20 October 2016 | Career Advice | Guest Author
You've just graduated, you're looking for the job of your dreams, and you're starting the process of building your career. Making connections and networking with those in your field is an important part of advancing your career prospects. In today's world of social media, maintaining a LinkedIn profile is a useful way to keep in touch with your career contacts, and make new contacts who can help you find new opportunities in your field. To make the most of your profile, review these do's and don'ts of LinkedIn.
LinkedIn is for Career Connections
Perhaps the most important rule is do remember that LinkedIn is not Facebook. The sites serve different purposes, and those differences should be taken into account. On Facebook, it's usually not appropriate to friend someone right after meeting them, but with LinkedIn, it's better to add a connection while you're still fresh in someone's mind. Do treat LinkedIn for what it is: a way to make job connections. If you find someone that could be helpful in advancing your career, but you don't have a first-degree connection to them, find a mutual friend and ask them to write an introduction for you, just like you would at a live event.
Do be professional and respond to your messages. Don't ignore people, even if you don't know them, or think they can't help advance your career. If a recruiter contacts you, but you're not interested in the job, thank them for their interest, and then if you have a friend that would be interested, recommend them instead. If someone you don't know very well asks for a recommendation, you don't have to write one, but still respond and explain that you only write recommendations for people you've worked with personally.
Customize Your Interactions
Remember that LinkedIn is for work connections, and so take the time to send personalized connection requests. Most people will likely accept your request anyway, but set yourself apart from the beginning. Do put in the extra effort to customize all your messages. People are more likely to respond to requests for recommendations and endorsements if you send a personalized message rather than the generic LinkedIn message.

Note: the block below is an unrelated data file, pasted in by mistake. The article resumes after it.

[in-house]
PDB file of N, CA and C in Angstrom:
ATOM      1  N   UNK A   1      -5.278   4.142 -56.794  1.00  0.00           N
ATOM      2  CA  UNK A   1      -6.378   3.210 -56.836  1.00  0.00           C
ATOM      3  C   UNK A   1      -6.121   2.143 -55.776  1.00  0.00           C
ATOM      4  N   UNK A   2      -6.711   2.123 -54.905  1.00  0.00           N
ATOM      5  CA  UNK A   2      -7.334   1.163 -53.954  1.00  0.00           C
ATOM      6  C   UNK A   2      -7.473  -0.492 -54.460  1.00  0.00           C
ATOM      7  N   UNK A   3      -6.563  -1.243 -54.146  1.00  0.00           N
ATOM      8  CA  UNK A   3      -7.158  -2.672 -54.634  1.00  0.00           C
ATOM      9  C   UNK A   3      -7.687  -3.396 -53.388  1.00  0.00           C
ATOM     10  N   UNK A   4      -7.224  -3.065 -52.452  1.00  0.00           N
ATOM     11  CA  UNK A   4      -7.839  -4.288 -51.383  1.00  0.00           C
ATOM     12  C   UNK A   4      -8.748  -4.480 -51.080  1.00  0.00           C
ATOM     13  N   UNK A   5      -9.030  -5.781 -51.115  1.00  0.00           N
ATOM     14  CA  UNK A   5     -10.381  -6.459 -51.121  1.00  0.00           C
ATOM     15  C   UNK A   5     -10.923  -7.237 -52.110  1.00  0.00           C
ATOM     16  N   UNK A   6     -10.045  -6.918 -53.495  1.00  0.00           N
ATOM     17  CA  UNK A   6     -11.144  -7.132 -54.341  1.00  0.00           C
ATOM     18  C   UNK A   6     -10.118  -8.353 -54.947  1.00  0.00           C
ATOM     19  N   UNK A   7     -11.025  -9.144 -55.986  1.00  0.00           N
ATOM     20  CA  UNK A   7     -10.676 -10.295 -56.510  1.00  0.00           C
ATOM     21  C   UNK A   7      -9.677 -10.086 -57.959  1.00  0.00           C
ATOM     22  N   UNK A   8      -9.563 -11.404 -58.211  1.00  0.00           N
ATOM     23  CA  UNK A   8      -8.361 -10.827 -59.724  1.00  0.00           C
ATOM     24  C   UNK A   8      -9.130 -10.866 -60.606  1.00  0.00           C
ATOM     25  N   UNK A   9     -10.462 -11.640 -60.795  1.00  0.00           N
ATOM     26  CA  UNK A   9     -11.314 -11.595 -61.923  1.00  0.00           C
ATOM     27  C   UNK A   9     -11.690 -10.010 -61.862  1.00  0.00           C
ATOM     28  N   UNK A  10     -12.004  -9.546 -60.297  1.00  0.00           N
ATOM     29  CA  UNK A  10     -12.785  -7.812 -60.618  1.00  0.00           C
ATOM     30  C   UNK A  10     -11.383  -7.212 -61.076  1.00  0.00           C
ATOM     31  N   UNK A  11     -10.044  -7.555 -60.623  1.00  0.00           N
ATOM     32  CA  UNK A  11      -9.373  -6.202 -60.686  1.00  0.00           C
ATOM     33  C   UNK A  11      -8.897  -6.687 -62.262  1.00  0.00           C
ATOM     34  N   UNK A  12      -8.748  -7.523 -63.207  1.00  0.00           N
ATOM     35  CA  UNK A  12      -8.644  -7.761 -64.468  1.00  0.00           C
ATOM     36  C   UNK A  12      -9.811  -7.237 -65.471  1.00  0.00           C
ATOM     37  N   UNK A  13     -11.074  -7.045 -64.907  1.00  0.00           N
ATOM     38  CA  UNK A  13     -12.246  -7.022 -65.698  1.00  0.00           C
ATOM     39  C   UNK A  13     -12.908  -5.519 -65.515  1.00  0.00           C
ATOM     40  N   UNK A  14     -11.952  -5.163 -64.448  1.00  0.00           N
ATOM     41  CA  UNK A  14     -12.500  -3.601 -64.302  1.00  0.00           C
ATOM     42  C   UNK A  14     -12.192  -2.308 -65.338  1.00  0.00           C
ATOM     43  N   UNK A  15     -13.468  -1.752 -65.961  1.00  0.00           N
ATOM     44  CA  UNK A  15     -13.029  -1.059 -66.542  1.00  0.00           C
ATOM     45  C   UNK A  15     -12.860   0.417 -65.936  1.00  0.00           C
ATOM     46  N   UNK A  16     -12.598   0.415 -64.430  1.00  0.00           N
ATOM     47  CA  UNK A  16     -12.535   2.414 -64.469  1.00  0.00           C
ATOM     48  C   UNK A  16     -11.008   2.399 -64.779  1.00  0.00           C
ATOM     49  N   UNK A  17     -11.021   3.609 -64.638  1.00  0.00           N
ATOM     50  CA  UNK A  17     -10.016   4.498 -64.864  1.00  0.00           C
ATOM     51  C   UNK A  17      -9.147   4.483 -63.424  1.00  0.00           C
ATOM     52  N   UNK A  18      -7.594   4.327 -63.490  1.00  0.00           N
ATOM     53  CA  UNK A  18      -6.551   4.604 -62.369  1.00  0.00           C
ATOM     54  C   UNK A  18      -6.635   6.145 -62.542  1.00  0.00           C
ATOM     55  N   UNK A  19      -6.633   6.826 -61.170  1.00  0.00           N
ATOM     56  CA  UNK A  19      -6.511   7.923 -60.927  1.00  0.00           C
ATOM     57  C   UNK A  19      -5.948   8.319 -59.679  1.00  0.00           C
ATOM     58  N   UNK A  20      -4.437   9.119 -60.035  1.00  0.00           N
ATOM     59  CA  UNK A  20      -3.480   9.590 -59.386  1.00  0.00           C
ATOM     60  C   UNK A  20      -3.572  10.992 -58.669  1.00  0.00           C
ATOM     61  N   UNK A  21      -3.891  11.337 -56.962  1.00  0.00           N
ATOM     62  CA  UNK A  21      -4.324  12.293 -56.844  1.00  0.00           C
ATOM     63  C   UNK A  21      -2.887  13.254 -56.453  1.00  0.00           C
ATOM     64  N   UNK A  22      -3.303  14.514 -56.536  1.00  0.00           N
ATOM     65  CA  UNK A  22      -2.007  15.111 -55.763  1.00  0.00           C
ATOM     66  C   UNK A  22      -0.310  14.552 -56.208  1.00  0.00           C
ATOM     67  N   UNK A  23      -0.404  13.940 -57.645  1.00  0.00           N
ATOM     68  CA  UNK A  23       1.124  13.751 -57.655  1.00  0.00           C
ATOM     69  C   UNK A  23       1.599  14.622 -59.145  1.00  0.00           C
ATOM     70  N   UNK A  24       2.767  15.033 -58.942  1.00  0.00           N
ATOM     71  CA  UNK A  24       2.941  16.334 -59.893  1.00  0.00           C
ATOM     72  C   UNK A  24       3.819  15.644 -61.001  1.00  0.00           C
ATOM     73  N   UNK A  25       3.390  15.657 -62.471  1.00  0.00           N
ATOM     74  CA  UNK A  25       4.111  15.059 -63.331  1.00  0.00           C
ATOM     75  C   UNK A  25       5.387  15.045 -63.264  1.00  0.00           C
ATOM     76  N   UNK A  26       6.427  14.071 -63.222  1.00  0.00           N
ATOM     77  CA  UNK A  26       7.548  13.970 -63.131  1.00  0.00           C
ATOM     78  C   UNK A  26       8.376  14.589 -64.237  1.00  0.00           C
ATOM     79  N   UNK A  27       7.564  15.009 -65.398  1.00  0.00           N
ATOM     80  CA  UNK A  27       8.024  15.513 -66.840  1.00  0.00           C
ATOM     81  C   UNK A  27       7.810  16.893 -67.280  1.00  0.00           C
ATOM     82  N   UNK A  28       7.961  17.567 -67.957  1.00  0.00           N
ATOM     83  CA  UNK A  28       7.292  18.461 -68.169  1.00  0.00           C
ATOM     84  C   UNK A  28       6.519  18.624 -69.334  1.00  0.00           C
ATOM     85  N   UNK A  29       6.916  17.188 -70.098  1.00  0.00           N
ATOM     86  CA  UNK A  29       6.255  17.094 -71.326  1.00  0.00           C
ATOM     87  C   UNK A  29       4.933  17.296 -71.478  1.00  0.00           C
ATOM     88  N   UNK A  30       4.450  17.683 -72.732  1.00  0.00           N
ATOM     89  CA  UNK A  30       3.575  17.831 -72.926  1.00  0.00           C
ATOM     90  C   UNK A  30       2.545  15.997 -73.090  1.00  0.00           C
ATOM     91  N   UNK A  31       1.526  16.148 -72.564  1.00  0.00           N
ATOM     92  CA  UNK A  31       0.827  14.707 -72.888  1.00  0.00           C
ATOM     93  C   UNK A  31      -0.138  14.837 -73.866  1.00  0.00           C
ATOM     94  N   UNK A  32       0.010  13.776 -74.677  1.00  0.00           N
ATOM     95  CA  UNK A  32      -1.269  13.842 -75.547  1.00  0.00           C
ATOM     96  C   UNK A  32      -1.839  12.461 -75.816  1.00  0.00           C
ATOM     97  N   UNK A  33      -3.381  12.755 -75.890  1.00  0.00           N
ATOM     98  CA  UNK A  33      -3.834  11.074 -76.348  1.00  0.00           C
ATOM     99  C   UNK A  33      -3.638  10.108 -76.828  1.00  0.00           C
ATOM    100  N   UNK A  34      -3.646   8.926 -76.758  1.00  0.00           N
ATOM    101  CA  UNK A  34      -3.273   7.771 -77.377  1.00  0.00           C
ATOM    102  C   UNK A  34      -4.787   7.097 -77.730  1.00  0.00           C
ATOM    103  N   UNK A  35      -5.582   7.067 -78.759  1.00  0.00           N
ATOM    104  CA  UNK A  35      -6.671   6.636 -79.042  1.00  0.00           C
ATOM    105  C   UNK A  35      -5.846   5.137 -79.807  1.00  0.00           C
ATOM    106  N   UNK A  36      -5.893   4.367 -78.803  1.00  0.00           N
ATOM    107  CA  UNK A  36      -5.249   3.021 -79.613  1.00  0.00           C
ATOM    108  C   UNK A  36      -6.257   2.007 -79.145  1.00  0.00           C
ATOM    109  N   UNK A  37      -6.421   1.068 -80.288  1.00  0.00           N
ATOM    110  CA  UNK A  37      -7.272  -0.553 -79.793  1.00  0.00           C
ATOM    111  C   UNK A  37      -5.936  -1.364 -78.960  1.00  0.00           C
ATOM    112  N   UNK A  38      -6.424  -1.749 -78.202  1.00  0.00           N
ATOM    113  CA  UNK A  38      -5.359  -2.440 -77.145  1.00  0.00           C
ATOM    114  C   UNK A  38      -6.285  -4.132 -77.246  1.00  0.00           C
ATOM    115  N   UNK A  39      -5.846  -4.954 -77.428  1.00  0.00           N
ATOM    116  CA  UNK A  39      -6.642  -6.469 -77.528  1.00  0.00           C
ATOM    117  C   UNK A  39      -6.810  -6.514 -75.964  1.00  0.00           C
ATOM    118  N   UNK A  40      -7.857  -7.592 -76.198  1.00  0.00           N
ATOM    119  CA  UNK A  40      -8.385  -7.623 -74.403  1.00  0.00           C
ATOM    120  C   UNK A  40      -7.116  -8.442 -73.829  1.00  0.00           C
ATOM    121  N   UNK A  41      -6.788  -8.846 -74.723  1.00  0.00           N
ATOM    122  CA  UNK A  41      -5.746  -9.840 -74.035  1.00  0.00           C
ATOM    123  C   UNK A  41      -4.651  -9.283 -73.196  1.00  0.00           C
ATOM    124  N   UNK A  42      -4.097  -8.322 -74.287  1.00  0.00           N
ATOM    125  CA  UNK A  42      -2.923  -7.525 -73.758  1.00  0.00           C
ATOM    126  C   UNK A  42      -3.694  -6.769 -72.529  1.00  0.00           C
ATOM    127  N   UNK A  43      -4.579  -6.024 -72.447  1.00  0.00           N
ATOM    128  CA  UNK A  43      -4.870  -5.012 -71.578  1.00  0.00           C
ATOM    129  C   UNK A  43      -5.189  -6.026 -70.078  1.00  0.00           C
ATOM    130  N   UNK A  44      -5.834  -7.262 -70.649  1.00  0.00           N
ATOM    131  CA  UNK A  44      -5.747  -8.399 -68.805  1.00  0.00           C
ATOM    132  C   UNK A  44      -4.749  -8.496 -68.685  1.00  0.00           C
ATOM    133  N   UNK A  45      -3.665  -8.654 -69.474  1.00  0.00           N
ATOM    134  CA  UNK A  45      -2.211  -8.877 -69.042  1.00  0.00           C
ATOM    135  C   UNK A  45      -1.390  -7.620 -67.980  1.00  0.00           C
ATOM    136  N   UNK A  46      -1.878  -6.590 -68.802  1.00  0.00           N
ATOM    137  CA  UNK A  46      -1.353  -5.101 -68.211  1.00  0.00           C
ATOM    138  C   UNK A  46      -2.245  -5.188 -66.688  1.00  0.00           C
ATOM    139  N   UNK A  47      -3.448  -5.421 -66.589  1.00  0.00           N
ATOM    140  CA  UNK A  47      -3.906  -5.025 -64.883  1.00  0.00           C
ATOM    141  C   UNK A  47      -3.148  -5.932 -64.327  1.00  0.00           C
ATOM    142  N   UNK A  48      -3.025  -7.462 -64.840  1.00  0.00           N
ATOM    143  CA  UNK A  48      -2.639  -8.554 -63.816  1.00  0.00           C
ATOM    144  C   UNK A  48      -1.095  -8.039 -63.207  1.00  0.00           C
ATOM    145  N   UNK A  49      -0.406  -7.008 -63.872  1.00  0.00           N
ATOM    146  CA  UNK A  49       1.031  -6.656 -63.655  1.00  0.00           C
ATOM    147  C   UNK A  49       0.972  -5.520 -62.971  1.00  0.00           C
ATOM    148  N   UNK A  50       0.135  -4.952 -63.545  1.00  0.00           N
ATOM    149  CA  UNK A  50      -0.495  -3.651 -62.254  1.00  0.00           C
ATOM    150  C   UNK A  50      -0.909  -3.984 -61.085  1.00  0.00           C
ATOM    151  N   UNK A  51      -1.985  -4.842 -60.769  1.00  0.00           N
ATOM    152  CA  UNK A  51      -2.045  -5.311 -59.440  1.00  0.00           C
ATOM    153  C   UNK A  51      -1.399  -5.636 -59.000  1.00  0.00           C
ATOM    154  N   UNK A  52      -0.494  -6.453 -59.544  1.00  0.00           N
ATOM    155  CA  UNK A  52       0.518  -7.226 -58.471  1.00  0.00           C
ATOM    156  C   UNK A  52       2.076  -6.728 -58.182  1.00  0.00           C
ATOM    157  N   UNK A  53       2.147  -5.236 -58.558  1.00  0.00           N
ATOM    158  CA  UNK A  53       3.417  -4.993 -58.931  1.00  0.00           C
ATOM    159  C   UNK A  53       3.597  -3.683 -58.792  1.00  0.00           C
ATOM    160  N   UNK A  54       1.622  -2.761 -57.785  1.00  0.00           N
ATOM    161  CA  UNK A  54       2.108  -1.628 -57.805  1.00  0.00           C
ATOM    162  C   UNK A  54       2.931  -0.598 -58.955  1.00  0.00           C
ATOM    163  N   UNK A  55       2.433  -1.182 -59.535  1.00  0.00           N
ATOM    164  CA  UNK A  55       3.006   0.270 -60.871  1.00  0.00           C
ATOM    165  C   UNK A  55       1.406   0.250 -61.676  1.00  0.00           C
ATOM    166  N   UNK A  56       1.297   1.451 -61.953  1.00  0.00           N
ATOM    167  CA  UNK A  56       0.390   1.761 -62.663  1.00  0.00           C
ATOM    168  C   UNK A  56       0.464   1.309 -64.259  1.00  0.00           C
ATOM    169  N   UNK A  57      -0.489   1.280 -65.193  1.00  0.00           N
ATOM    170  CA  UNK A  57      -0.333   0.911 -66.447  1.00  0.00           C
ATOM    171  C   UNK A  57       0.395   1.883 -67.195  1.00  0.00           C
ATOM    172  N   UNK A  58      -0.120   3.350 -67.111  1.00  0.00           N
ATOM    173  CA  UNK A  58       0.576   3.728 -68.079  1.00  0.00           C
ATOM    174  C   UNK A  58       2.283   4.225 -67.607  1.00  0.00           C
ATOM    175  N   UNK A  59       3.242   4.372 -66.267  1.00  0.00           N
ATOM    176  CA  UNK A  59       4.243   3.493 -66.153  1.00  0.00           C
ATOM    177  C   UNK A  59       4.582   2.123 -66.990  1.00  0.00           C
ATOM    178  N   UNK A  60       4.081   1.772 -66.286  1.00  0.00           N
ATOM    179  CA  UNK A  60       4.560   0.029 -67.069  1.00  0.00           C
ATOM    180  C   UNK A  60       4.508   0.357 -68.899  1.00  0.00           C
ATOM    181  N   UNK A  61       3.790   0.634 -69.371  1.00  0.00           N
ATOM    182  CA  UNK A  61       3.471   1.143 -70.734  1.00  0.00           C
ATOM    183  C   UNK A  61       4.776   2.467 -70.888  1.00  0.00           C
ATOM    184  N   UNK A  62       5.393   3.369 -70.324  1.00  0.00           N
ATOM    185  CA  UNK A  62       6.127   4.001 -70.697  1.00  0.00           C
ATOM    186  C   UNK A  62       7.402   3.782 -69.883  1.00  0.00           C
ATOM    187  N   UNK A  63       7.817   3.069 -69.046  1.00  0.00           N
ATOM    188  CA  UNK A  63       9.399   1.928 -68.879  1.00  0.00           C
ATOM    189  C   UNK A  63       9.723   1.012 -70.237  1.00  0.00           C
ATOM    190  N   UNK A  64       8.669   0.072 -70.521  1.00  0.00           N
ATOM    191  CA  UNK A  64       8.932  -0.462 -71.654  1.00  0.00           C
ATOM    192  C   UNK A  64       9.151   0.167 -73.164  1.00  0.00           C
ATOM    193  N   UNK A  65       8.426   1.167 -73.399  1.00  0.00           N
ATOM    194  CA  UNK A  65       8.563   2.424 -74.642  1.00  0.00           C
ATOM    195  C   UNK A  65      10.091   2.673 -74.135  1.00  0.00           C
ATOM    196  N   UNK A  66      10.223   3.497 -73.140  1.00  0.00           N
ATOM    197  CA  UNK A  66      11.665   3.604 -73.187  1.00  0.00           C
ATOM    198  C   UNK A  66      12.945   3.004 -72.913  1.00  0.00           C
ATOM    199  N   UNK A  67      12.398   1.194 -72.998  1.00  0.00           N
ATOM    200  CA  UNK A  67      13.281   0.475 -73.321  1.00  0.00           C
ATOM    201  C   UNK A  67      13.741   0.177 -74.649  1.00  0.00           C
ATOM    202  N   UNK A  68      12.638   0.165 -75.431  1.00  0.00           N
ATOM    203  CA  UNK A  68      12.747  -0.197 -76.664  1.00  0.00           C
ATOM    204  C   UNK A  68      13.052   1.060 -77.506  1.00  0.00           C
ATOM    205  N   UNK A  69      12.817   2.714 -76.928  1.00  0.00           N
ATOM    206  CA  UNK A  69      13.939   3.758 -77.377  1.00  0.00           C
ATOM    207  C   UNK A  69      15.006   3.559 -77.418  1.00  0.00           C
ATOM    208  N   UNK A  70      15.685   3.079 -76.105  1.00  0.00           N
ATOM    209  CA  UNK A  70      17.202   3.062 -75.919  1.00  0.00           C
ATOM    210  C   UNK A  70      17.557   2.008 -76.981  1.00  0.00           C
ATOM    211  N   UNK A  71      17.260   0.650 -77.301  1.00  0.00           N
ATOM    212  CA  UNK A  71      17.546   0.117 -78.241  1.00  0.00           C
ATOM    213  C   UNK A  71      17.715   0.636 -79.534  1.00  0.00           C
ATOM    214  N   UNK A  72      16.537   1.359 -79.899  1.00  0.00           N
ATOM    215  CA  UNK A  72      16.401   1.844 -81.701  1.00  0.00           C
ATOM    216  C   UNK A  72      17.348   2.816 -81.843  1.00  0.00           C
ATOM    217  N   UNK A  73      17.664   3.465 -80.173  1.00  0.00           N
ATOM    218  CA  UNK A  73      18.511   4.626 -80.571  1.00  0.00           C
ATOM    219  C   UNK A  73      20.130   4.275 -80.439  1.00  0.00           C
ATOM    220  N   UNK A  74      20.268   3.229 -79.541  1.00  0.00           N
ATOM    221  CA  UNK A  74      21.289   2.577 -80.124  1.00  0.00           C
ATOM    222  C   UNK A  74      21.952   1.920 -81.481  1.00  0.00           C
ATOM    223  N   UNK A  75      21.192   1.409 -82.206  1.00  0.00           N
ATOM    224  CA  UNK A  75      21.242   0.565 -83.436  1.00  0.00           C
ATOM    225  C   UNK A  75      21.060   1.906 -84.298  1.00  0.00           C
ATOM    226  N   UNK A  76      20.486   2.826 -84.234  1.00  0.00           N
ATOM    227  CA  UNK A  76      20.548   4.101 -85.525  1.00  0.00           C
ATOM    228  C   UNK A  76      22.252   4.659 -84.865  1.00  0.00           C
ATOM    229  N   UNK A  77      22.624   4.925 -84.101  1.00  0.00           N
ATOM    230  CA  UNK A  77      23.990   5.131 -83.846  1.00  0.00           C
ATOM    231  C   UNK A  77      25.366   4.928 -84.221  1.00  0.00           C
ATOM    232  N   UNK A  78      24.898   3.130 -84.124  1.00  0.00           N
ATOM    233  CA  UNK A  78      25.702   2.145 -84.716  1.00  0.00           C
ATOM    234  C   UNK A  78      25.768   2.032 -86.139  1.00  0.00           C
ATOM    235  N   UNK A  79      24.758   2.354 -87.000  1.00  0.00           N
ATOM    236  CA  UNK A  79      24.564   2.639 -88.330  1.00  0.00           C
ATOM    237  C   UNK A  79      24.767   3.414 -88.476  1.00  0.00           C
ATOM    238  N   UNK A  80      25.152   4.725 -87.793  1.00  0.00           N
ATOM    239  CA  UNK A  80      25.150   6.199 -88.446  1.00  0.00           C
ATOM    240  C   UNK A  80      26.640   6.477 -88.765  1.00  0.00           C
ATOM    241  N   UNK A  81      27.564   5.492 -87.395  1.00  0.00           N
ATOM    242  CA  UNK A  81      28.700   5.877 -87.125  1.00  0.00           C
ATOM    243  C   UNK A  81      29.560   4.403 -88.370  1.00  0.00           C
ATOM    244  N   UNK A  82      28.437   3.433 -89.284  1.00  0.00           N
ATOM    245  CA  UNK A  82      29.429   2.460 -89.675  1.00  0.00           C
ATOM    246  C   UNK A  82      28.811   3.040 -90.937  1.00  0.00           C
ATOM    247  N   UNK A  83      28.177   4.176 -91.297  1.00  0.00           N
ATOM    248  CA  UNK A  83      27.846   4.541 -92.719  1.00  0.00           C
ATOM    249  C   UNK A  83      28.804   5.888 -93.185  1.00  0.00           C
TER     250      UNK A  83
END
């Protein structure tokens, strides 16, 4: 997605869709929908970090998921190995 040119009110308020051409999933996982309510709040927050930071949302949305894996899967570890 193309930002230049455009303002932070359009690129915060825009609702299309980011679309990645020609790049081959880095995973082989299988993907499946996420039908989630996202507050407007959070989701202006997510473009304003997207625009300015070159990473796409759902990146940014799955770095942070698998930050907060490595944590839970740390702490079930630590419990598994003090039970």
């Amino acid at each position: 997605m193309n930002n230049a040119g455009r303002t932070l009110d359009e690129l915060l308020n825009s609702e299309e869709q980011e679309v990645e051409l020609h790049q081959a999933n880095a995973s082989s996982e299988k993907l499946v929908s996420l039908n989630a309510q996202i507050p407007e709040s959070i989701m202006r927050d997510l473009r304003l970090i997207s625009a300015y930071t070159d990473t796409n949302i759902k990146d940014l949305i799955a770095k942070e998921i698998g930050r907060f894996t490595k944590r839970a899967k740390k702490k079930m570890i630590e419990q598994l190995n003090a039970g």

Do be specific in your requests. When asking for a recommendation, mention specifically any projects or skills you want the recommendation to focus on. Not only are people more likely to respond, but the recommendation you get in return will stand out more than a generic recommendation. Don't leave subpar recommendations on your profile. If someone leaves a recommendation that is rushed or tepid, it's better to click the checkbox and hide it from your profile. A bad recommendation isn't going to help you professionally.
Do maintain your visibility. Most people with a LinkedIn account don't utilize it as much as they should. Post at least several times a week, and respond to what other people post. Write customized congratulations when someone gets a job promotion, and thank people when they congratulate you. On the opposite end of the spectrum, don't clog up people's feeds. Over posting can quickly become irritating, and can hinder your prospects. Don't post more than once a day. This will allow you to maintain visibility without annoying your contacts. Do give your contacts time to respond to your requests, and don't pester them endlessly until they respond. Don't be afraid to use the remind button, but allow your contact sufficient time to respond before utilizing it. If several months pass and you receive no response, go ahead and withdraw the request and ask someone else instead.
As you dive into the career world, remember these do's and don’ts of LinkedIn to make the most of your networking efforts and give yourself a leg up in the job market.
Jessica Gust is a Marketing Assistant at Localpeek.co.uk - a new postcode finder. She is passionate about new marketing strategies and is always eager to share her ideas through blogging.